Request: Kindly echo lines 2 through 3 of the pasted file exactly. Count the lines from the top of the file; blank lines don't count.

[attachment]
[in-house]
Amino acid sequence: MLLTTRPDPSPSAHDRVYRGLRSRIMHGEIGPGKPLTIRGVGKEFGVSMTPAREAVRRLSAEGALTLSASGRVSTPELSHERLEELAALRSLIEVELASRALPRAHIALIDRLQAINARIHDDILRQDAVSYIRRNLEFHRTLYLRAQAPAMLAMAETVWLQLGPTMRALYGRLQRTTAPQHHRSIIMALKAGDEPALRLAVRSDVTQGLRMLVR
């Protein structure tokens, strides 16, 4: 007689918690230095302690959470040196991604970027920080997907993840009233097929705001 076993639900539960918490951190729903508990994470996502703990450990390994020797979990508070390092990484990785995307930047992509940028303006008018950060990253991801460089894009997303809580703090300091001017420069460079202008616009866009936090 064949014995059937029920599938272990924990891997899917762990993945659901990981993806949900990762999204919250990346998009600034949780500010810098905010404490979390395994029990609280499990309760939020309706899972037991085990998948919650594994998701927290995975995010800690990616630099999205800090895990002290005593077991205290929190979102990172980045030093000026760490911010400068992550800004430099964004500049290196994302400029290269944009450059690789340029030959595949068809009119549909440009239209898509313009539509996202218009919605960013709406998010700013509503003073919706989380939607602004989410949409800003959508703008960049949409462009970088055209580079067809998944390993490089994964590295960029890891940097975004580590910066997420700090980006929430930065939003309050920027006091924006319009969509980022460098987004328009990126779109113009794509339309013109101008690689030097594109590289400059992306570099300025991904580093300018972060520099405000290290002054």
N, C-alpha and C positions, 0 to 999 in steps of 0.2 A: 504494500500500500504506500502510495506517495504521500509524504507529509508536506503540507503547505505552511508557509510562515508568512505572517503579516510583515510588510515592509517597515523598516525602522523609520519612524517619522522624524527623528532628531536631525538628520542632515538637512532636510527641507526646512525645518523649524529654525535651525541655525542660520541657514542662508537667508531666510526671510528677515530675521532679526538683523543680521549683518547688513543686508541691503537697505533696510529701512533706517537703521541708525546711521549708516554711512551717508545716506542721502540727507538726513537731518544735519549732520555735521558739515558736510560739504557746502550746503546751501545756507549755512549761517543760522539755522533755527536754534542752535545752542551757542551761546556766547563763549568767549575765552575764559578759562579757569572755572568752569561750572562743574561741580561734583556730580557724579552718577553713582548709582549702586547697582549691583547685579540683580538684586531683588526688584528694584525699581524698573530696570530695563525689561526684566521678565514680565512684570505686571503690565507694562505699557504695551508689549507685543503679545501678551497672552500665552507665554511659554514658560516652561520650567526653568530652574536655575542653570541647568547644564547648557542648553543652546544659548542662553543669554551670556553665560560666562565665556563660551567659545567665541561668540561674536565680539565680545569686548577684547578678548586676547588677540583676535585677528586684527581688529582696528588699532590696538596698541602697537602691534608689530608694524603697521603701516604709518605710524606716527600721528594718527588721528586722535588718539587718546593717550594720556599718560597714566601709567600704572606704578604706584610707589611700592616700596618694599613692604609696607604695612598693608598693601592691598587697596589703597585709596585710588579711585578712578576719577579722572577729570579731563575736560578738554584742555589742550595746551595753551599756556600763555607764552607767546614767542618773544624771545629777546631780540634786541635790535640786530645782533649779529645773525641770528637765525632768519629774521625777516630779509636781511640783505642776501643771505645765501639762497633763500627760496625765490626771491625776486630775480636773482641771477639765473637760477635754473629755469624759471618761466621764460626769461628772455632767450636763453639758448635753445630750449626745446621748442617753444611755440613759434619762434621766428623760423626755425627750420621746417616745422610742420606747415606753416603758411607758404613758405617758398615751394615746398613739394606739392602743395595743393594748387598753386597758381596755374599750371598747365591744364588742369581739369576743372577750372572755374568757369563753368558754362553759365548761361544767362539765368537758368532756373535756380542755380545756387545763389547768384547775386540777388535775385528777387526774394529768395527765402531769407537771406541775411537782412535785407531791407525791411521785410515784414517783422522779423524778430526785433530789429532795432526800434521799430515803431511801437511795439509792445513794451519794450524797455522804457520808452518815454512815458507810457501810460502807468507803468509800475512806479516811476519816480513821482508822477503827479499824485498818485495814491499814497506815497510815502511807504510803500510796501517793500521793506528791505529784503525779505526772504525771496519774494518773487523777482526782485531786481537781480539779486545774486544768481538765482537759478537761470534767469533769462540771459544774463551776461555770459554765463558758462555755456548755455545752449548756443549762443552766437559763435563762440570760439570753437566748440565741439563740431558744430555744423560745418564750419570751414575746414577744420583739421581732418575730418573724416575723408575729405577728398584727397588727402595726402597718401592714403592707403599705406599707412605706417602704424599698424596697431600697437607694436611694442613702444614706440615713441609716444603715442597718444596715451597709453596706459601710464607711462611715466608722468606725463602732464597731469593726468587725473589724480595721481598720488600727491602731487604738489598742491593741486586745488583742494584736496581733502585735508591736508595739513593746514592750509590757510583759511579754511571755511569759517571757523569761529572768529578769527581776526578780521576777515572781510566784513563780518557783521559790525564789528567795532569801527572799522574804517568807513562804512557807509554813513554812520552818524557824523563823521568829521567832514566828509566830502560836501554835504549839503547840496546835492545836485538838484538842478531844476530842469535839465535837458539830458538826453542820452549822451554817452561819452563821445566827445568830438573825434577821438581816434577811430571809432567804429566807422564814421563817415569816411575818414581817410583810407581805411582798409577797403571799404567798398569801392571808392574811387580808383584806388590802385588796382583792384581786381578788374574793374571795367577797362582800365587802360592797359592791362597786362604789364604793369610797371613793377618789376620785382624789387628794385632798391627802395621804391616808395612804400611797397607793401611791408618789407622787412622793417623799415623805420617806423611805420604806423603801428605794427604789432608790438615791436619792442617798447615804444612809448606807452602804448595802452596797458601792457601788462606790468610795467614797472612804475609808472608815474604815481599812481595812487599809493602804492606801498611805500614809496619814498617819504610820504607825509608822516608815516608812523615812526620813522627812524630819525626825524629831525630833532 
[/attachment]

Amino acid sequence: MLLTTRPDPSPSAHDRVYRGLRSRIMHGEIGPGKPLTIRGVGKEFGVSMTPAREAVRRLSAEGALTLSASGRVSTPELSHERLEELAALRSLIEVELASRALPRAHIALIDRLQAINARIHDDILRQDAVSYIRRNLEFHRTLYLRAQAPAMLAMAETVWLQLGPTMRALYGRLQRTTAPQHHRSIIMALKAGDEPALRLAVRSDVTQGLRMLVR
């Protein structure tokens, strides 16, 4: 007689918690230095302690959470040196991604970027920080997907993840009233097929705001 076993639900539960918490951190729903508990994470996502703990450990390994020797979990508070390092990484990785995307930047992509940028303006008018950060990253991801460089894009997303809580703090300091001017420069460079202008616009866009936090 064949014995059937029920599938272990924990891997899917762990993945659901990981993806949900990762999204919250990346998009600034949780500010810098905010404490979390395994029990609280499990309760939020309706899972037991085990998948919650594994998701927290995975995010800690990616630099999205800090895990002290005593077991205290929190979102990172980045030093000026760490911010400068992550800004430099964004500049290196994302400029290269944009450059690789340029030959595949068809009119549909440009239209898509313009539509996202218009919605960013709406998010700013509503003073919706989380939607602004989410949409800003959508703008960049949409462009970088055209580079067809998944390993490089994964590295960029890891940097975004580590910066997420700090980006929430930065939003309050920027006091924006319009969509980022460098987004328009990126779109113009794509339309013109101008690689030097594109590289400059992306570099300025991904580093300018972060520099405000290290002054």